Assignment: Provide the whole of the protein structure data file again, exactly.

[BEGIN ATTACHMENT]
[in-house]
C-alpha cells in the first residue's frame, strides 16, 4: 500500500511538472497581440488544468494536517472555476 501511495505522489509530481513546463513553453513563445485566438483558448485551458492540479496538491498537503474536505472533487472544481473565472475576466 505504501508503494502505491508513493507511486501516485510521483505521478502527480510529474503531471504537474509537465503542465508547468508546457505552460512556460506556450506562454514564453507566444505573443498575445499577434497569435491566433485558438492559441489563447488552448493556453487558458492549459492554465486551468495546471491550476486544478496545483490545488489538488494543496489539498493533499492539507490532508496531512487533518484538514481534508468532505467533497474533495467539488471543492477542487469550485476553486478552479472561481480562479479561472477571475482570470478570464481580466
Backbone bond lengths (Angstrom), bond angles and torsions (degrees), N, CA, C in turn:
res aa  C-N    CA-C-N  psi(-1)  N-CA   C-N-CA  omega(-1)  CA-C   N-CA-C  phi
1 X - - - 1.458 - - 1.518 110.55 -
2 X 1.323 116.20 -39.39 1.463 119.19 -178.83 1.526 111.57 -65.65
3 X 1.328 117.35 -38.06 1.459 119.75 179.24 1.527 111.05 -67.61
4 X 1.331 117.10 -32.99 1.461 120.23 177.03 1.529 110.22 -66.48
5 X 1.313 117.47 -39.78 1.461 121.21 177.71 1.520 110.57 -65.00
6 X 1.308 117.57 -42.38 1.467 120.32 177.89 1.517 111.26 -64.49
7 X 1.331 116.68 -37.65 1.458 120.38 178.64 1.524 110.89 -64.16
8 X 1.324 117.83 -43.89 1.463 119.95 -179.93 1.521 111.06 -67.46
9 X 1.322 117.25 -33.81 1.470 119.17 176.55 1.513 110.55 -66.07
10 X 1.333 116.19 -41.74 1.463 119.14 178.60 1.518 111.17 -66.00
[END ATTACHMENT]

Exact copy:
[in-house]
C-alpha cells in the first residue's frame, strides 16, 4: 500500500511538472497581440488544468494536517472555476 501511495505522489509530481513546463513553453513563445485566438483558448485551458492540479496538491498537503474536505472533487472544481473565472475576466 505504501508503494502505491508513493507511486501516485510521483505521478502527480510529474503531471504537474509537465503542465508547468508546457505552460512556460506556450506562454514564453507566444505573443498575445499577434497569435491566433485558438492559441489563447488552448493556453487558458492549459492554465486551468495546471491550476486544478496545483490545488489538488494543496489539498493533499492539507490532508496531512487533518484538514481534508468532505467533497474533495467539488471543492477542487469550485476553486478552479472561481480562479479561472477571475482570470478570464481580466
Backbone bond lengths (Angstrom), bond angles and torsions (degrees), N, CA, C in turn:
res aa  C-N    CA-C-N  psi(-1)  N-CA   C-N-CA  omega(-1)  CA-C   N-CA-C  phi
1 X - - - 1.458 - - 1.518 110.55 -
2 X 1.323 116.20 -39.39 1.463 119.19 -178.83 1.526 111.57 -65.65
3 X 1.328 117.35 -38.06 1.459 119.75 179.24 1.527 111.05 -67.61
4 X 1.331 117.10 -32.99 1.461 120.23 177.03 1.529 110.22 -66.48
5 X 1.313 117.47 -39.78 1.461 121.21 177.71 1.520 110.57 -65.00
6 X 1.308 117.57 -42.38 1.467 120.32 177.89 1.517 111.26 -64.49
7 X 1.331 116.68 -37.65 1.458 120.38 178.64 1.524 110.89 -64.16
8 X 1.324 117.83 -43.89 1.463 119.95 -179.93 1.521 111.06 -67.46
9 X 1.322 117.25 -33.81 1.470 119.17 176.55 1.513 110.55 -66.07
10 X 1.333 116.19 -41.74 1.463 119.14 178.60 1.518 111.17 -66.00